Pat Michaels
Roy Spencer
Roger Pielke Snr

Look at the list of those who disagree on wikipedia and check the Senate Minority list for hundreds more.

about 5 years ago

UK Royal Society Claims Geo-engineering Feasible

sien Re:Global warming is a scam. (316 comments)

here are 4 reputable scientists who disagree with the consensus:

Richard Lindzen
Pat Michaels
Roy Spencer
Roger Pielke Snr

There is a whole page of them on that most hidden of sites, wikipedia. The page of scientists who oppose the consensus is worth looking at for getting some names. Then go and see what they say, wikipedia falls over on this because there is an edit war that is dominated by alarmists, so it can be difficult to see what they actually say themselves.

There is also a list of 650 or so scientists who disagree with global warming alarmism, the Senate Minority list has them.

They may be wrong, but there are way more than 3 scientists who are prepared to go on the record and speak out against global warming alarmism.

about 5 years ago

New Hitchhiker's Guide Book "Not Very Funny"

sien Re:meh Not a troll, a valid point of view (410 comments)

True, part of it probably is the way I read. However it seems to be the way quite a few people are.

That's true about some jokes working better in print. Douglas Adam's books have great jokes about ideas and words that work better in print than in other media.

But, in general, the devices available live appeal more. The big point is that the parent post was unfairly marked as a troll when the guy was probably was expressing his point of view and a point of view that is probably held by quite a few people here.

more than 5 years ago

New Hitchhiker's Guide Book "Not Very Funny"

sien Re:meh Not a troll, a valid point of view (410 comments)

Yeah, thanks, I have tried Pratchett and didn't like it. I keep meaning to read some more again and give it another chance.

Spaced is great. As are Black Books, The IT Crowd and The Inbetweeners.

more than 5 years ago

New Hitchhiker's Guide Book "Not Very Funny"

sien Re:meh Not a troll, a valid point of view (410 comments)

This is no troll. Humour in books doesn't work as well as it does on film, TV or live.

There are few books I've found to be really funny, and I read 30+ books a year. Douglas Adams' books along with say Catch-22 and maybe Running with Scissors are about the only ones that come to mind.

Humour works better when you can have the jokes delivered with timing. I've found audio books make some books much funnier when it's done well.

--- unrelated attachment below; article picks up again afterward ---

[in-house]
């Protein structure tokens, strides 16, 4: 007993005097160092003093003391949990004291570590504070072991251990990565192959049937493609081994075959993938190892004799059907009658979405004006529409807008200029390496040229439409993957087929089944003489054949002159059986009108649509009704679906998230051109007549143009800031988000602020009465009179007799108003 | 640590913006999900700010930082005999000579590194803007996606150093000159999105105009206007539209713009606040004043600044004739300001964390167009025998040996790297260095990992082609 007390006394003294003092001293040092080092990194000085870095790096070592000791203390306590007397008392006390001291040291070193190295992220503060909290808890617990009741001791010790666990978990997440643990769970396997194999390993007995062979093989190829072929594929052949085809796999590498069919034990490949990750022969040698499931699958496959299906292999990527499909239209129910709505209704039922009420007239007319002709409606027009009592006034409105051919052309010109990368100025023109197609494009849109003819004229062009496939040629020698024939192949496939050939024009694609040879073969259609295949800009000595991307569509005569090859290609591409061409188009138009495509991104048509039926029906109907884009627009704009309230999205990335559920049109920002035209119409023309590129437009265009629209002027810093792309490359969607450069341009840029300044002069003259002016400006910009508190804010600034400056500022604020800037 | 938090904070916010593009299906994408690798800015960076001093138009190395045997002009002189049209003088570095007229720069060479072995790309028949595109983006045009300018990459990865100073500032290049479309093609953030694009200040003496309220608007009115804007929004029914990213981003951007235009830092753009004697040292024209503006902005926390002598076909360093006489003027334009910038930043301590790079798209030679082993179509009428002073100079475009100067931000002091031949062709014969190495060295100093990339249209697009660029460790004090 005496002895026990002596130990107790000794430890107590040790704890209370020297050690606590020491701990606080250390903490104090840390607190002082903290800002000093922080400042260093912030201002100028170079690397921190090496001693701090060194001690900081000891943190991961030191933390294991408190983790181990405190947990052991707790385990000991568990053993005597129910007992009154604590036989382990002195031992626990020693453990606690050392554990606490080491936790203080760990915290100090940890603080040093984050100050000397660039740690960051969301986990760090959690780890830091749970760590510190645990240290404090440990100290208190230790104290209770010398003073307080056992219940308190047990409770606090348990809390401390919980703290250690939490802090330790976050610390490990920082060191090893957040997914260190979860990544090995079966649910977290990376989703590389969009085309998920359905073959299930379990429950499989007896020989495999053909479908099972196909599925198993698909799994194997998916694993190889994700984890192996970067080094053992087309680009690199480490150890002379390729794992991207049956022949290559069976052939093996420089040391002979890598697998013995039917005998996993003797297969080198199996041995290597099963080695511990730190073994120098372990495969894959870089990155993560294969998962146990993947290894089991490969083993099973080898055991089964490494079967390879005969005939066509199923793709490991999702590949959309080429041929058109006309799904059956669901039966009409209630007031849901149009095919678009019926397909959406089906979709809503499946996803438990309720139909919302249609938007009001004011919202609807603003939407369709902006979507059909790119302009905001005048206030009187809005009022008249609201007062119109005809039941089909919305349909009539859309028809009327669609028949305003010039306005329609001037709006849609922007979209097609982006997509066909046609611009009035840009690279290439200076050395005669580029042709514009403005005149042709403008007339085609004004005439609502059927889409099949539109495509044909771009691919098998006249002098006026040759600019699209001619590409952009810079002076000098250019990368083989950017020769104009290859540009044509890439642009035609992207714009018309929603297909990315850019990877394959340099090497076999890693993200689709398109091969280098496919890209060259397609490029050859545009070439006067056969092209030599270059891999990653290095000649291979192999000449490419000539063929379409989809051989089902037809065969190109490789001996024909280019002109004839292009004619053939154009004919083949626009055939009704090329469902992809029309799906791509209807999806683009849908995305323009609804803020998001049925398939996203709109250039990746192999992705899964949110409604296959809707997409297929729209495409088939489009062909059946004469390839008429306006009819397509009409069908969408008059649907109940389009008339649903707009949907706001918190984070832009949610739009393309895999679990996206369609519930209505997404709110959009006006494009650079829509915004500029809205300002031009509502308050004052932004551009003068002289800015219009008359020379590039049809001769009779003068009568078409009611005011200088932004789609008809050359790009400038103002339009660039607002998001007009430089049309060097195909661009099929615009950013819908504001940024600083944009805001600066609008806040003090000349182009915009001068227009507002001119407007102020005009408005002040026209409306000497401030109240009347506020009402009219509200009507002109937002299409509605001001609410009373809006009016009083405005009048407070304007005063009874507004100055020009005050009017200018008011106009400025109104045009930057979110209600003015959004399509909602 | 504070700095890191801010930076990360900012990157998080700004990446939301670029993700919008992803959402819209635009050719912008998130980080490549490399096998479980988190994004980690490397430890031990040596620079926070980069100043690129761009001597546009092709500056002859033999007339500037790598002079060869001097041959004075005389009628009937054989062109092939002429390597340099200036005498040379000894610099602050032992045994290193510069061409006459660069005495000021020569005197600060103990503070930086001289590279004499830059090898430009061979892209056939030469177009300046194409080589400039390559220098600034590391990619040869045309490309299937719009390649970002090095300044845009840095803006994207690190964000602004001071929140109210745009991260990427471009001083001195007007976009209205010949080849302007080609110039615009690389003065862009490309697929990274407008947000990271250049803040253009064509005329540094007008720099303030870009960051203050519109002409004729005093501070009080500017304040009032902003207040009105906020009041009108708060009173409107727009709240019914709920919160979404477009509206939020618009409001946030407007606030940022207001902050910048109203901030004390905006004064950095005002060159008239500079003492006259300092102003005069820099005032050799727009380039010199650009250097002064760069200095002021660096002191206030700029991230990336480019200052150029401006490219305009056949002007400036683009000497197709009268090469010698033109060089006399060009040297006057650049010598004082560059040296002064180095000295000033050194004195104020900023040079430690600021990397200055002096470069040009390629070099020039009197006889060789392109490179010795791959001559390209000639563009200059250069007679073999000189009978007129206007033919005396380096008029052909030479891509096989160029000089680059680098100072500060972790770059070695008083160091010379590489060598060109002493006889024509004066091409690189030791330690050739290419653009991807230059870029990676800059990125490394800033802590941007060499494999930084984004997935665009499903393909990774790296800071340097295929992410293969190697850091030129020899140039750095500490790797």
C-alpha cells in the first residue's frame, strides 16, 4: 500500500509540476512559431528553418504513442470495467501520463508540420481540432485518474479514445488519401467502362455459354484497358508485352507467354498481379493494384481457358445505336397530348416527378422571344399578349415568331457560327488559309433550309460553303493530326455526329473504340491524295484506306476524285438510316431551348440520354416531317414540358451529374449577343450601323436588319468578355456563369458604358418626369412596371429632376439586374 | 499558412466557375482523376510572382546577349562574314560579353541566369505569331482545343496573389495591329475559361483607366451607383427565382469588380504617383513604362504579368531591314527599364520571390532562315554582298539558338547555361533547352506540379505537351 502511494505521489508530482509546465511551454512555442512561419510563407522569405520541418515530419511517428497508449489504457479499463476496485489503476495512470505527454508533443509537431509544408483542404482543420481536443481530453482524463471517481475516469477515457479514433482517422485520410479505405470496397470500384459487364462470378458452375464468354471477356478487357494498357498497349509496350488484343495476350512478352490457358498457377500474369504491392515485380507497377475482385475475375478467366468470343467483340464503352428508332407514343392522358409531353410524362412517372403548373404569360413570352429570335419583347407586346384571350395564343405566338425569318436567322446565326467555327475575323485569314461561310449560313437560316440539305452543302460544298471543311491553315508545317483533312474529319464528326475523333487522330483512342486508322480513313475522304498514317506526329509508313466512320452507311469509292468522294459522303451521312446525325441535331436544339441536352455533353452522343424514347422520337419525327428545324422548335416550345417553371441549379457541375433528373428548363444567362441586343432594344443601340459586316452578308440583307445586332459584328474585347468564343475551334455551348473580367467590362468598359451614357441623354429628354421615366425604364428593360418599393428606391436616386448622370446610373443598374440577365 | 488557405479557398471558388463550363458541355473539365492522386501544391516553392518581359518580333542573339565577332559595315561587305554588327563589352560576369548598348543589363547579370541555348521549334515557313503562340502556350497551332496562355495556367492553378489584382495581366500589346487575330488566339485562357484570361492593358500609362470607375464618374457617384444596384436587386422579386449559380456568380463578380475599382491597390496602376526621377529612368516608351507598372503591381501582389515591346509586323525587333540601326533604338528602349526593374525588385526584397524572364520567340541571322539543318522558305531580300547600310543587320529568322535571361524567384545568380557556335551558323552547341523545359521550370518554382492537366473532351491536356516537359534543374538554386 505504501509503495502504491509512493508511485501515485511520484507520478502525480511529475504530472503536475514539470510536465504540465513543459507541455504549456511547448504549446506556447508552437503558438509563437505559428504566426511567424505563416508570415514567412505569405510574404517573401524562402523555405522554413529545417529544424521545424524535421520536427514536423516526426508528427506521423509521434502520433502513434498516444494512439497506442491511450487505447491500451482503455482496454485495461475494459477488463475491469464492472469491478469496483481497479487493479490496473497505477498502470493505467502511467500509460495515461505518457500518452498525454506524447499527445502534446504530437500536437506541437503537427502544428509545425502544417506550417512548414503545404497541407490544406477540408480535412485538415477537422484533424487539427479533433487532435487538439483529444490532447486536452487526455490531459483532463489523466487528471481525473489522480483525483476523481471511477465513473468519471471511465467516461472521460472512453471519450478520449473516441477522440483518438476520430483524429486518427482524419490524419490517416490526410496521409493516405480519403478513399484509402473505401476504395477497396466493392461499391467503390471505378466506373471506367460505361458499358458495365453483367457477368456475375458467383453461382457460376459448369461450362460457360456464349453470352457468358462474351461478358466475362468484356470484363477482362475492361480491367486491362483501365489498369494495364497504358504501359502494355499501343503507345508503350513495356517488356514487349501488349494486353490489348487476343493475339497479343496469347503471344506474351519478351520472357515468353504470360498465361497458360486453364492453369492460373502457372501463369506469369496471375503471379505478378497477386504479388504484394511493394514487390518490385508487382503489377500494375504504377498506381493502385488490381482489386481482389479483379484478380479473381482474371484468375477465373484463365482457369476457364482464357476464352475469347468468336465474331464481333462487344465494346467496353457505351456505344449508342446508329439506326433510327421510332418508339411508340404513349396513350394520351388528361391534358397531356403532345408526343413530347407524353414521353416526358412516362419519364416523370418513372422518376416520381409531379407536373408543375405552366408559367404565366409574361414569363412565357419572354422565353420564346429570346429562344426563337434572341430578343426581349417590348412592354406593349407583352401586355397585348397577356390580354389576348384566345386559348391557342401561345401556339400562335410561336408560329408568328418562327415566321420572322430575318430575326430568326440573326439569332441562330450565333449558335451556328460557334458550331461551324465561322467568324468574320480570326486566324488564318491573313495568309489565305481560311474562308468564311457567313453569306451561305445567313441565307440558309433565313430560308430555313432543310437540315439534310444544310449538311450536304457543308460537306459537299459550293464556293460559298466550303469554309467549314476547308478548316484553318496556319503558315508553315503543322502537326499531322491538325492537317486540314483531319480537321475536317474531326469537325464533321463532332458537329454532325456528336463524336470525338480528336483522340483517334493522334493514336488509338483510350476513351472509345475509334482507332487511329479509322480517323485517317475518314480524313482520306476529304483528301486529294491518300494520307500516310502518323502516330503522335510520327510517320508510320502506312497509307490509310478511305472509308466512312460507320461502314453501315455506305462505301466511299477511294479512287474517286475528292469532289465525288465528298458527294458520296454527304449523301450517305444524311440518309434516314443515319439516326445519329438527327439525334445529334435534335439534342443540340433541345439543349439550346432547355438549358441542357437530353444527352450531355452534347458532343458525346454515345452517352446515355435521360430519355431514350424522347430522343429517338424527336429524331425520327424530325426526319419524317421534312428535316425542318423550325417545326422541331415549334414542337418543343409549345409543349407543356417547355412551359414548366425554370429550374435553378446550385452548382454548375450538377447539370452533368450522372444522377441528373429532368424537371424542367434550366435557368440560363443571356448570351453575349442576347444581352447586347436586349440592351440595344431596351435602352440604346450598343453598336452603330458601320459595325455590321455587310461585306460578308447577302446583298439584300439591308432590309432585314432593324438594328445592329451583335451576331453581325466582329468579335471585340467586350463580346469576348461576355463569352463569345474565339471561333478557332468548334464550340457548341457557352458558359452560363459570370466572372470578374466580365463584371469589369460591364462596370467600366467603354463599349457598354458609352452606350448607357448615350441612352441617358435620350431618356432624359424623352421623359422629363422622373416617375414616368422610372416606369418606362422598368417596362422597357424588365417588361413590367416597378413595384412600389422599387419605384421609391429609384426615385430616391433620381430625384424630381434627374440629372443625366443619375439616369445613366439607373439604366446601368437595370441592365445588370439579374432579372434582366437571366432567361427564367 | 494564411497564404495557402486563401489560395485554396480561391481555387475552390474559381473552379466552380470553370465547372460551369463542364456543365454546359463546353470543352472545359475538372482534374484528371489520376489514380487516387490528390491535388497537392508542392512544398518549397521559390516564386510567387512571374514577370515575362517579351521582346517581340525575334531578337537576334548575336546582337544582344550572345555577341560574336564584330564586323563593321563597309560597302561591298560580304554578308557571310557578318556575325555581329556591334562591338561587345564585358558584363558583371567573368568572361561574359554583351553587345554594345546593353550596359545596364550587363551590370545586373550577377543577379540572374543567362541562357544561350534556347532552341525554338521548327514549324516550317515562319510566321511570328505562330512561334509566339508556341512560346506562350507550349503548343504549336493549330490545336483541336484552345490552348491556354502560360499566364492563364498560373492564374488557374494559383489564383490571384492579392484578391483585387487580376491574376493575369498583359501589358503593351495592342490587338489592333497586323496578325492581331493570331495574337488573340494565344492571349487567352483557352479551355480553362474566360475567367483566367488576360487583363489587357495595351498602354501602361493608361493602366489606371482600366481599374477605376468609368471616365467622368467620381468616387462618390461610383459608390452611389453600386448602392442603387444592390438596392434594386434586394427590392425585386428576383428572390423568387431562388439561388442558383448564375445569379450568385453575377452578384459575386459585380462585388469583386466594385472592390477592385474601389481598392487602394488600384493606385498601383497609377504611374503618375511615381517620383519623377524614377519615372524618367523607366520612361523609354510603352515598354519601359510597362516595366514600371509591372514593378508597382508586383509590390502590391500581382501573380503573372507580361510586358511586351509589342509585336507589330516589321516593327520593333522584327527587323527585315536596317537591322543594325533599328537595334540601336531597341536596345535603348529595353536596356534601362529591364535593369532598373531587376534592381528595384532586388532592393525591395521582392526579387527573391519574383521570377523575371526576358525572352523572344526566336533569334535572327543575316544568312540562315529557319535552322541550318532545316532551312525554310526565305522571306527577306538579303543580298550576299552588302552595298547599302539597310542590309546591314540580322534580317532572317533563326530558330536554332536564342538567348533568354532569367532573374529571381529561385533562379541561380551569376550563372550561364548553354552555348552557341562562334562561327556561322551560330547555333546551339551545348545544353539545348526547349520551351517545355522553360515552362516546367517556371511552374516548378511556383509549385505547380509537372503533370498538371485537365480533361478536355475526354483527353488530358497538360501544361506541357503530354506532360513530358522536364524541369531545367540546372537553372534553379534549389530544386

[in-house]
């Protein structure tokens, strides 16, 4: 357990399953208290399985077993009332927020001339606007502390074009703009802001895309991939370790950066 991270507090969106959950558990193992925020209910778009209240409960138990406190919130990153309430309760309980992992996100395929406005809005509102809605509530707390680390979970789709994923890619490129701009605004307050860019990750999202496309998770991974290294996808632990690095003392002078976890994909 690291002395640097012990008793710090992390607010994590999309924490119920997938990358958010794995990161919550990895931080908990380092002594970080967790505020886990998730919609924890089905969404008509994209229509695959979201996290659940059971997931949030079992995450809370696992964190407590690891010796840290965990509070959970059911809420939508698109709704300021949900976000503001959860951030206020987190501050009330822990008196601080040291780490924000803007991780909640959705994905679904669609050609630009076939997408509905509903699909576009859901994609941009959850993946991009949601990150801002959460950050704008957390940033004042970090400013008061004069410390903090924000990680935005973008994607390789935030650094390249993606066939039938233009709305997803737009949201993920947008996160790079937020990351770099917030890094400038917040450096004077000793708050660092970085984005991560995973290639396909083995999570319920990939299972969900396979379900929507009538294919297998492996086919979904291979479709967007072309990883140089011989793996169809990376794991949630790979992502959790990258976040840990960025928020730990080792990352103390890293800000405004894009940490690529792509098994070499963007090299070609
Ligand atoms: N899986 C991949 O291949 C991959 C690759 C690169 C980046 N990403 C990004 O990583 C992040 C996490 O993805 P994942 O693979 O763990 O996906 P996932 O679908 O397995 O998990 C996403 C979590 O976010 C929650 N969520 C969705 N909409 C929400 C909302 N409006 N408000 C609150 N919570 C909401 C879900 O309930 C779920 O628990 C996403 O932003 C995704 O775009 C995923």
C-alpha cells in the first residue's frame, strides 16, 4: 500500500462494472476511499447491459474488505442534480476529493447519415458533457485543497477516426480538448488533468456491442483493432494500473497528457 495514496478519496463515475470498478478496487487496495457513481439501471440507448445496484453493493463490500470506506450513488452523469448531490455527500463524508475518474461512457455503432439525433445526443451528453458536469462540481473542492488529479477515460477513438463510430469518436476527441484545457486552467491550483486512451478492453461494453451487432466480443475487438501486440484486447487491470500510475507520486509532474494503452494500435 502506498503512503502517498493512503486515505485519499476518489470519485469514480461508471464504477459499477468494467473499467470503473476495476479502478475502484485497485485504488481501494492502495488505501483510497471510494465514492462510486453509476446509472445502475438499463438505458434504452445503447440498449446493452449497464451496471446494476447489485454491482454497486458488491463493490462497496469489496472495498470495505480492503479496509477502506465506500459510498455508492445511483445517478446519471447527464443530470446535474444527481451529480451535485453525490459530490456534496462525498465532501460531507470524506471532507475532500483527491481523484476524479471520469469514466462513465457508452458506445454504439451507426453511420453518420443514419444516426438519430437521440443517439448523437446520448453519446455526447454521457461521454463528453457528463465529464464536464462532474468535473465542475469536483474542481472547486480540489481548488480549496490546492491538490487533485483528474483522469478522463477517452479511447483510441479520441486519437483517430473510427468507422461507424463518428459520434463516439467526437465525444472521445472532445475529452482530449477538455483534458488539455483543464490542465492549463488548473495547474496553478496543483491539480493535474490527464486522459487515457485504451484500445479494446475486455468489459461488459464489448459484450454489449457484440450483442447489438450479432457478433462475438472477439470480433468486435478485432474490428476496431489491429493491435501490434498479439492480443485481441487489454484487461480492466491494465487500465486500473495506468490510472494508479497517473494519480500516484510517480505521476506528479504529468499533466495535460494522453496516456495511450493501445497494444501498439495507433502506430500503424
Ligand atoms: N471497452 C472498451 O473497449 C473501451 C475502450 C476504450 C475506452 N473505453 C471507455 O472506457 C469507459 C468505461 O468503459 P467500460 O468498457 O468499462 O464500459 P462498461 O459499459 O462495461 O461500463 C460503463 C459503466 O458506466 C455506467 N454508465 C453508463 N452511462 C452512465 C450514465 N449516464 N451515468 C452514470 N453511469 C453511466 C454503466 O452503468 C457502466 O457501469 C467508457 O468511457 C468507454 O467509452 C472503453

Even film has it's weaknesses for humour. Film tends to want a narrative to drive things and there often isn't enough time for character development. TV is better. I'd prefer The Simpsons, Seinfeld, Yes Prime Minister, Drop the Dead Donkey, Faulty Towers and Monty Python to most comedy films any day.

more than 5 years ago

Comparing the MMO Industry With the Silver Screen

sien Re:Classic Slashdot (95 comments)

Spot on.

And what's really great about slashdot is that it is also classic slashdot for people like you and others to come in with figures and good information and very correctly point out that the claim is BS.

That's why people stick around.

more than 5 years ago

Why Isn't the US Government Funding Research?

sien Figures to back up the claim (599 comments)

Exactly. The US is spending 2.6% of GDP on R & D. It is number two in the G7. Obama has said he wants to bring the spending up to 3.0%.

more than 5 years ago

French Fusion Experiment Delayed Until 2025 or Beyond

sien Crazy- this should be funded more to go faster (272 comments)

So the Europeans and the US governments say they are firmly convinced of dangerous anthropogenic global warming but they won't spend 15 Bn over 10 years to speed this up?

If fusion could be made to work for 2-3 times the cost of coal electricity massively reducing C02 emissions without massively cutting energy usage would be possible. It's worth spending money to find this out. Bjorn Lomborg, who is loathed by most environmentalists recommends spending more on alternative energy research. Anthorny Watts would probably approve spending more on this kind of fusion research.